Ontario 09 Applied (MFM1P)
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Multiply and divide algebraic terms with indices
Lesson

We've already looked at how to simplify and substitute values into algebraic expressions. Now we are going to look at how to add subtract, multiply and divide algebraic fractions. The processes we follow with algebraic fractions are very similar to the processes we use with fractions that only contain numbers. Let's check it out.

Adding and subtracting algebraic fractions

Do you remember that when we are adding or subtracting fractions, we need to have common denominators? Well, the same goes for algebraic fractions. We need to find a common factor between the fractions (remember you can always multiply the denominators together to find a common factor).

The process

1. Find a common denominator

2. Multiply the numerators by the same number as the denominators to keep the fractions equivalent

3. Add the numerators

4. Simplify the fraction if possible.

 

Multiplying and Dividing algebraic fractions

We've already looked at how to multiply and divide fractions, and the processes are the same for algebraic fractions. We just need to consider any algebraic factors when we are simplifying our answers.

 

More examples

Question 1

Simplify $\frac{8x}{12}+\frac{10x}{12}$8x12+10x12

Question 2

Simplify the following: $\frac{-2x}{11}\div\frac{7y}{5}$2x11÷​7y5

Question 3

Simplify the following: $\frac{-3x}{7}\times\frac{12y}{7}$3x7×12y7

 

We've already seen about exponent laws already. Now we are going to look at how to apply these rules in questions with algebraic expressions. A power indicates how many times a number is multiplied by itself. For example, $m^3=m\times m\times m$m3=m×m×m. Let's look at how we can build on this knowledge.

 

Exponent Rules With Algebraic Expressions

Product rule

The product rule states: $a^m\times a^n=a^{m+n}$am×an=am+n

Let's look at how we derive this rule using an example. Say I wanted to simplify the expression $a^5\times a^3$a5×a3. In an expanded form, this would mean $a$a multiplied by itself 5 times multiplied by $a$a times itself 3 times:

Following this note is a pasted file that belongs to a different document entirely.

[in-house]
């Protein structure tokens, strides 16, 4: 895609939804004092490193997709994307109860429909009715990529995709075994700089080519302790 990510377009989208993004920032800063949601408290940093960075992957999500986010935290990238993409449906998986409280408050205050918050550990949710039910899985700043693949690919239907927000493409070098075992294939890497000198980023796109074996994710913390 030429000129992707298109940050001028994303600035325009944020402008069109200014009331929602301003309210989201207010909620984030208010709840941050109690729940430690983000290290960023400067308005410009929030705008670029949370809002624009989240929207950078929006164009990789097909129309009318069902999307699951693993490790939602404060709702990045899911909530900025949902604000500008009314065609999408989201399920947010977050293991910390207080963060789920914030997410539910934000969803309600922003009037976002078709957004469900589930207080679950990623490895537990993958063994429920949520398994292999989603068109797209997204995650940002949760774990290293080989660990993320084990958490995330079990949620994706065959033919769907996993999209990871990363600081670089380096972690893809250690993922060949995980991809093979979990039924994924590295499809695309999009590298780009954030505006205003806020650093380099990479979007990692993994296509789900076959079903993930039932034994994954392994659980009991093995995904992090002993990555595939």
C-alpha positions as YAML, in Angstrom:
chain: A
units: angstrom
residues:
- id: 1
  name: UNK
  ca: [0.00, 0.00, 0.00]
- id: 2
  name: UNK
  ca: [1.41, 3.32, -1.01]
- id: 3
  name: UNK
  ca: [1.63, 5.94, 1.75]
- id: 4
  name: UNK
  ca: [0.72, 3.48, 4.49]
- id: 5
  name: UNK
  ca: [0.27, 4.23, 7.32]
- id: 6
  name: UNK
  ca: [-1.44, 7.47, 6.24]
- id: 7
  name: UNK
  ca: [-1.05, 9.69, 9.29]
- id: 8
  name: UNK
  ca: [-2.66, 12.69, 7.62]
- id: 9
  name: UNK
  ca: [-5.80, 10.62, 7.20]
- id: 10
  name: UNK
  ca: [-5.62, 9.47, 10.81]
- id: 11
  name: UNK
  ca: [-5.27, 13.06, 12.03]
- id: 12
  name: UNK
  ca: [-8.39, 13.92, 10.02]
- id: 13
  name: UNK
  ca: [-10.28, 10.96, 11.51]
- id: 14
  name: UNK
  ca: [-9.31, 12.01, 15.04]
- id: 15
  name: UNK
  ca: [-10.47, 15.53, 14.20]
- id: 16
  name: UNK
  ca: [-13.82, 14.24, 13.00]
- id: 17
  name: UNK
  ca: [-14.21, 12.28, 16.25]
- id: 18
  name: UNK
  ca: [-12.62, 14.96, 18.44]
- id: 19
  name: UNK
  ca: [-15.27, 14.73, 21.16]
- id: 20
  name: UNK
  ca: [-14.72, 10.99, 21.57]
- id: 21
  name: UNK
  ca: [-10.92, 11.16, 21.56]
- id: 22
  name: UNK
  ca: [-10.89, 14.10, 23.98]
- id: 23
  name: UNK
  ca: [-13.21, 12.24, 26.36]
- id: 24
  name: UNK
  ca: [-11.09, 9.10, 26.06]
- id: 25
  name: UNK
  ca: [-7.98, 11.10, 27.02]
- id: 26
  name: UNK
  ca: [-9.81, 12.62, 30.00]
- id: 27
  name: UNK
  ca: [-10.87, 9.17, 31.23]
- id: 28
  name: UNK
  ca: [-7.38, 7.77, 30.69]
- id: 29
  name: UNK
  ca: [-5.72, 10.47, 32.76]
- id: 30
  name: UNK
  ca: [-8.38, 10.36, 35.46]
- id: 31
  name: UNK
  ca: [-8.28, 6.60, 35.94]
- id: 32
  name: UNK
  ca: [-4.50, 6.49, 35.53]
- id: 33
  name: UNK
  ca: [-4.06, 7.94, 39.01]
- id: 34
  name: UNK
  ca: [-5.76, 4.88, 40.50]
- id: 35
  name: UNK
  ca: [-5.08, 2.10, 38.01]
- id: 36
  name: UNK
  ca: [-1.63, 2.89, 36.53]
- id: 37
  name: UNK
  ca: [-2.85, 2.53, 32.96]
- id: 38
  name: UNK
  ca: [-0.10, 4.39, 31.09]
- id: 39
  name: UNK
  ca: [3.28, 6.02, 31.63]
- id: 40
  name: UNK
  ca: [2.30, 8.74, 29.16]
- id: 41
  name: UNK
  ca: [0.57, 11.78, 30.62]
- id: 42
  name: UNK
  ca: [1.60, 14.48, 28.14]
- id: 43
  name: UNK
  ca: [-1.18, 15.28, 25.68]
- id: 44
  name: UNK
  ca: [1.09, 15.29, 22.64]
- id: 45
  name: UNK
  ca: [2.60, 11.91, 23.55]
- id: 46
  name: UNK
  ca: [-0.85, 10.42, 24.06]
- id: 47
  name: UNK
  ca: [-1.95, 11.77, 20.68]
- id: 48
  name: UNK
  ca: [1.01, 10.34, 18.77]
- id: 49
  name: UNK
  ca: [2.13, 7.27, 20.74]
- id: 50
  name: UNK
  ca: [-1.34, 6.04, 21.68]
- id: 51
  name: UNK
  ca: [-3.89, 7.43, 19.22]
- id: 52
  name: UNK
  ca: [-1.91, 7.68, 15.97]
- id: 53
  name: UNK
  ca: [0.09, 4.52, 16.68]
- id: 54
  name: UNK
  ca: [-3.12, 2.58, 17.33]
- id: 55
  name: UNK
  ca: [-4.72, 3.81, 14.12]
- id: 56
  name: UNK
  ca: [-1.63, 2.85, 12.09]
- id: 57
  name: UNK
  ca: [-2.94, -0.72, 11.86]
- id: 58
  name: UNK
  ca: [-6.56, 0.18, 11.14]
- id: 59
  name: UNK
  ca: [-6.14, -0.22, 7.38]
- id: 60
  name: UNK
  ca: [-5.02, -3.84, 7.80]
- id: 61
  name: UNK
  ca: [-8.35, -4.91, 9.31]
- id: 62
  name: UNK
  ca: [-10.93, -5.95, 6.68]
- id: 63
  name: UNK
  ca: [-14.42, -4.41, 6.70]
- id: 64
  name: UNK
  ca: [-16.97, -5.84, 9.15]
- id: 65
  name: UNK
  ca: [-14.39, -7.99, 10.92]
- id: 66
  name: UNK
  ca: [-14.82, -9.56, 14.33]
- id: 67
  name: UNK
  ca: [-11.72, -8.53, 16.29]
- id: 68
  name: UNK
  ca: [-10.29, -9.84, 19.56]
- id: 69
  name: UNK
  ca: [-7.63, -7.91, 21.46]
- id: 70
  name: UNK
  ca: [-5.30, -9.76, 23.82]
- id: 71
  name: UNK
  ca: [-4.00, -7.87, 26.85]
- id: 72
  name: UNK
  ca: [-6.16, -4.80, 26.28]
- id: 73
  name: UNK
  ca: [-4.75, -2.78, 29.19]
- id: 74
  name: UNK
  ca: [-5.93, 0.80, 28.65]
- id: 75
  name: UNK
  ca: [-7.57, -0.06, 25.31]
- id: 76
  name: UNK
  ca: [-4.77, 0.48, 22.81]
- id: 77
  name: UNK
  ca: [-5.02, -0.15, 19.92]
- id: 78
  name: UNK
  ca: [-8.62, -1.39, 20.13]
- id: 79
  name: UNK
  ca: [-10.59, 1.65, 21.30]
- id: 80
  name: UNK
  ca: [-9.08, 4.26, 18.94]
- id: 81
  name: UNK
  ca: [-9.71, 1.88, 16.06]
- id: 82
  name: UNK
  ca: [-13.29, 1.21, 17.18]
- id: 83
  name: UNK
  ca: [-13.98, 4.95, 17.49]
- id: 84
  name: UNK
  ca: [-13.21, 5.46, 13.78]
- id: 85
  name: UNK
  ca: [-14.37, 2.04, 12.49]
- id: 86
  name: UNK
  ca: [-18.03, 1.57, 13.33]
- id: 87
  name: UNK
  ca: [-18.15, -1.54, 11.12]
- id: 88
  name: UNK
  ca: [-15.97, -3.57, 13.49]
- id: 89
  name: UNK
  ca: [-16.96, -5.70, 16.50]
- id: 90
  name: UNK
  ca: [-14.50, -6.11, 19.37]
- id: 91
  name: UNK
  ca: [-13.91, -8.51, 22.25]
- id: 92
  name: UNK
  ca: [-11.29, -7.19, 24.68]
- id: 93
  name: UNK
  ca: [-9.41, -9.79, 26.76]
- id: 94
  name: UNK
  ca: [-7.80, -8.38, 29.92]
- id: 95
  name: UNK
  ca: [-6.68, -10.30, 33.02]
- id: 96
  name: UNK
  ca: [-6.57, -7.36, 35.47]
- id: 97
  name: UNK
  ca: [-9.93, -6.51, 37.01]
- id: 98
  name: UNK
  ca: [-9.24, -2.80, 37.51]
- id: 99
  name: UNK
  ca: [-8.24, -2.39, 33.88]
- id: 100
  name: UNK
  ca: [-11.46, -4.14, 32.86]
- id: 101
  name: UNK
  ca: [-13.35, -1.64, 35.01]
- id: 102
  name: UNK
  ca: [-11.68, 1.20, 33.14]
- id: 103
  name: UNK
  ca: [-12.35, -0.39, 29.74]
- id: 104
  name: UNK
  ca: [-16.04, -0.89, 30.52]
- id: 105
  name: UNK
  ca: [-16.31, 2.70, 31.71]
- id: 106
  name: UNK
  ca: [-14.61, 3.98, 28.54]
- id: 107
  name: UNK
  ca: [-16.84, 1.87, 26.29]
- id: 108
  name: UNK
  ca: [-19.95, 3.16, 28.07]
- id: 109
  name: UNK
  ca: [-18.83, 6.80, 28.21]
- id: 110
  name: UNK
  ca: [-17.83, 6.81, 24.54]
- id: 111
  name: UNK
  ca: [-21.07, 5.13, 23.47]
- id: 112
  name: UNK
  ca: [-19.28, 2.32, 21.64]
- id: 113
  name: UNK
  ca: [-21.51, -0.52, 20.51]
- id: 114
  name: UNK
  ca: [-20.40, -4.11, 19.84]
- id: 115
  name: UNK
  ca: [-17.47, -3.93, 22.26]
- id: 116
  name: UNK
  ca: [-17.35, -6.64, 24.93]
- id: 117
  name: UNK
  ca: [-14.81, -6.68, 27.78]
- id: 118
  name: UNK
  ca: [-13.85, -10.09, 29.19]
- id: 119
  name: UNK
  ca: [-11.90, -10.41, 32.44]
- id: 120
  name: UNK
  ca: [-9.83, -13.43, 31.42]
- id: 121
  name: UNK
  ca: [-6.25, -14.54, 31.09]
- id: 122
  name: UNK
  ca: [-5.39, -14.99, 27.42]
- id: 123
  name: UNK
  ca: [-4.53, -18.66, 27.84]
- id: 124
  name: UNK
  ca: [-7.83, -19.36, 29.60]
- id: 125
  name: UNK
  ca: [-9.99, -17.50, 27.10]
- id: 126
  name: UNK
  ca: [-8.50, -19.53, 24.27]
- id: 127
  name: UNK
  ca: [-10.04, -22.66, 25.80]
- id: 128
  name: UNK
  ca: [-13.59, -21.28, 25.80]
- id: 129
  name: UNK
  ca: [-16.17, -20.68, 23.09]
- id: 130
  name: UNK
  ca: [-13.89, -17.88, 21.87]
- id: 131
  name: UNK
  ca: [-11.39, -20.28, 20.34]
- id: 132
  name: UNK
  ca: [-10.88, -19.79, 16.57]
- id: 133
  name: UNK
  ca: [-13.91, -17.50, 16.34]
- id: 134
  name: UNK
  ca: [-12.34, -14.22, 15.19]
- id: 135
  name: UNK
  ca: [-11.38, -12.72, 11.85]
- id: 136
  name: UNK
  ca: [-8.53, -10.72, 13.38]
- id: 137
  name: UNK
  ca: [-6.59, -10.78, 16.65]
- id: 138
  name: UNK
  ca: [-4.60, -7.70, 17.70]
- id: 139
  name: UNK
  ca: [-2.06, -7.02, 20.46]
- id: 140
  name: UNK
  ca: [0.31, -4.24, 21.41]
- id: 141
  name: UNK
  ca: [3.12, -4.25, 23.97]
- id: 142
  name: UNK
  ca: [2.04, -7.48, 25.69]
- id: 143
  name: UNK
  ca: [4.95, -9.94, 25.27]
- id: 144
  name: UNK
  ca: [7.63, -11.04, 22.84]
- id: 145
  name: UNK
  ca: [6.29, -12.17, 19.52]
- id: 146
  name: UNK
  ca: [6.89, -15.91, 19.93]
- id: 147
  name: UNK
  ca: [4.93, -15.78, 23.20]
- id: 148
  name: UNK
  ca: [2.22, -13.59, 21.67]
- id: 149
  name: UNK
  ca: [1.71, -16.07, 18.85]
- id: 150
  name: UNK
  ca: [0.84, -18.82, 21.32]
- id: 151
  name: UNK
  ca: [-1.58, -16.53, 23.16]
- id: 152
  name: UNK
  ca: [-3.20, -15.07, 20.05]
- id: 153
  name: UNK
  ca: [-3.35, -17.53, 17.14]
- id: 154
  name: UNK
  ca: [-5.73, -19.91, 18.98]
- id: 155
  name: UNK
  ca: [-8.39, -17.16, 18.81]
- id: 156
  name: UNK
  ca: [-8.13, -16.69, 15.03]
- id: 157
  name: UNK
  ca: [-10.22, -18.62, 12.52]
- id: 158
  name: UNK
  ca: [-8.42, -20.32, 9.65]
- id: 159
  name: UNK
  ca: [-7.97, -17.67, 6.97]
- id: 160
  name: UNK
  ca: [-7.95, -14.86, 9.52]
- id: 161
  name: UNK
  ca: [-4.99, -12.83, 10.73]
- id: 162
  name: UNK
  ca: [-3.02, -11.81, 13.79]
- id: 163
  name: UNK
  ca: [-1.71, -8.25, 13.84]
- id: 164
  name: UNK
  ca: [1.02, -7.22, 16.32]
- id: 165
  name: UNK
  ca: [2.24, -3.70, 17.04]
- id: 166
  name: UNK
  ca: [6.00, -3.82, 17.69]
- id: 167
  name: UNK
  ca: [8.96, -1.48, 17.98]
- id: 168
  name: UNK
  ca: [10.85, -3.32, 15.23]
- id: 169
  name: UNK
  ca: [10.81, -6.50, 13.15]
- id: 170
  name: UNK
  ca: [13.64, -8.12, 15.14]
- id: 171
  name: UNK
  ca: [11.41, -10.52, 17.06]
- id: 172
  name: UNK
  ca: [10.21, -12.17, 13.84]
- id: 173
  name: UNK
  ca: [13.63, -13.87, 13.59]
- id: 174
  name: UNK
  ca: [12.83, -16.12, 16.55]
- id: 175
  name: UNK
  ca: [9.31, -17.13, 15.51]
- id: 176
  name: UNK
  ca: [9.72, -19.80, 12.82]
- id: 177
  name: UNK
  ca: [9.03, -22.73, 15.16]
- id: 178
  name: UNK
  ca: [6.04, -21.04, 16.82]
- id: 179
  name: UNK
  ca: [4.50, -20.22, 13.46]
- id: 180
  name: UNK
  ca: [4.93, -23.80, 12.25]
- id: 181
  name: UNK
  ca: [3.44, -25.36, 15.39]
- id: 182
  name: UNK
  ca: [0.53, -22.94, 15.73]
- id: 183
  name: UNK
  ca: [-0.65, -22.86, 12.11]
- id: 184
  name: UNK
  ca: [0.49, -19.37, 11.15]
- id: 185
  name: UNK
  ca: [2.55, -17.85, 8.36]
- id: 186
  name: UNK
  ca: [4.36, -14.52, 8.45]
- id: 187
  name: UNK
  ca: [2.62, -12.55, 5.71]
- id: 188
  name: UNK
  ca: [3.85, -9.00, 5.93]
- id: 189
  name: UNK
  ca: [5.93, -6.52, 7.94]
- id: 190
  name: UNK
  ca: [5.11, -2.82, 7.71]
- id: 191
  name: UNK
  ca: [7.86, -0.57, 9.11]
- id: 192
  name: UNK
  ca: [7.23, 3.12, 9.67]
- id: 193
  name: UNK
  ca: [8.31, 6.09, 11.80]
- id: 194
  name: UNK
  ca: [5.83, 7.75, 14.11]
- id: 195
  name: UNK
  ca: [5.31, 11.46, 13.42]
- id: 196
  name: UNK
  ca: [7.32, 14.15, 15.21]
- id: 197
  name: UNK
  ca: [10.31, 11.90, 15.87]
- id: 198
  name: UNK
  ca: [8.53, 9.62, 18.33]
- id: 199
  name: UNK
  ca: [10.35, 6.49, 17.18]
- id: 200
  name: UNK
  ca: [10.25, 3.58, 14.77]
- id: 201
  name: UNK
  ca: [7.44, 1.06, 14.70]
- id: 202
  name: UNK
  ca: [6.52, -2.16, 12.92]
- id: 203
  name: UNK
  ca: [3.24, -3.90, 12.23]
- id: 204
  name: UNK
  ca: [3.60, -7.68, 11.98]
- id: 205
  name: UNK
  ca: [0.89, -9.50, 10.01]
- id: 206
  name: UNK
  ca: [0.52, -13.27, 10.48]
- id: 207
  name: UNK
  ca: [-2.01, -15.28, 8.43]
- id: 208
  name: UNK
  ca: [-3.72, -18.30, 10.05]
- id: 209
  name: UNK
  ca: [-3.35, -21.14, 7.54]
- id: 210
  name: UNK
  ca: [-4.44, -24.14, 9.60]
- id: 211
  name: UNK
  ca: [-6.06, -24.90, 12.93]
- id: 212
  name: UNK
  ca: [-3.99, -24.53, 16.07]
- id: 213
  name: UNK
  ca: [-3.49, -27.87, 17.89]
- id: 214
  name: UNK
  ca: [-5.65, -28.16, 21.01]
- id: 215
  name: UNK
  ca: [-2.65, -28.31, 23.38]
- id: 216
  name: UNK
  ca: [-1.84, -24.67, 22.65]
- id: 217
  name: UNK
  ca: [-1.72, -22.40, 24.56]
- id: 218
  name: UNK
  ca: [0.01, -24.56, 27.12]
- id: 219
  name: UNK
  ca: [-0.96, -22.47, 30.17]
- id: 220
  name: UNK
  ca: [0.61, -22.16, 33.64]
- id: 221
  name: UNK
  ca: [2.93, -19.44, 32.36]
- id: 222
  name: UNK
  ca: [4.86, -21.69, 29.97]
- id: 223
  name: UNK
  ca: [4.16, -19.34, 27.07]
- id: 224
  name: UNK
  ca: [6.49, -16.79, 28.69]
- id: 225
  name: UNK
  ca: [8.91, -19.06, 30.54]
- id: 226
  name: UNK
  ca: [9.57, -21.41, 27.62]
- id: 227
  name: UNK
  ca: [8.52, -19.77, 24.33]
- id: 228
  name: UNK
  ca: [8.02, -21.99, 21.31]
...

So, you can see that $a$a is now multiplied by itself 8 times, which we can write as $a^8$a8 (which is the same as adding the powers, i.e., $a^{5+3}$a5+3).

 

Quotient Rule

The quotient rule states:$a^m\div a^n=a^{m-n}$am÷​an=amn

This is derived in a similar way to the product rule. Say we wanted to simplify the expression $a^6\div a^2$a6÷​a2. In expanded form, we would write this as:

You can see I've taken out common factors to simplify the expression, leaving with an answer of $a^4$a4 (which is the same as subtracting the exponents, i.e., $a^{6-2}$a62)

 

Let's Simplify

Now let's look at how we would use these rules to simplify an algebraic expression.

Example

Simplify: $\frac{4h^3}{16h^5}$4h316h5

Think: If we wrote this in expanded form and simplified the fraction by taking out common factors, it would be:

So, if we were writing our simplified answer with a positive exponent, our answer would be $\frac{1}{4h^2}$14h2. We could also write this with a negative exponent as $\frac{1}{4}h^{-2}$14h2.

 

More examples

Question 4

Simplify the following expression, giving your answer with positive powers of $u$u:

$\frac{36u^2}{4u^{10}}$36u24u10

Question 5

Simplify the following, giving your answer in exponential form: $\left(-5n^3\right)\times m^4\times\left(-5n^3\right)\times m^5$(5n3)×m4×(5n3)×m5.

Question 6

Convert to fraction form and simplify:

$\left(\left(-4v^8\right)\times u^4\right)\div\left(\left(-2v^8\right)\times u^{10}\right)$((4v8)×u4)÷​((2v8)×u10)

 

 

Outcomes

9P.NA2.06

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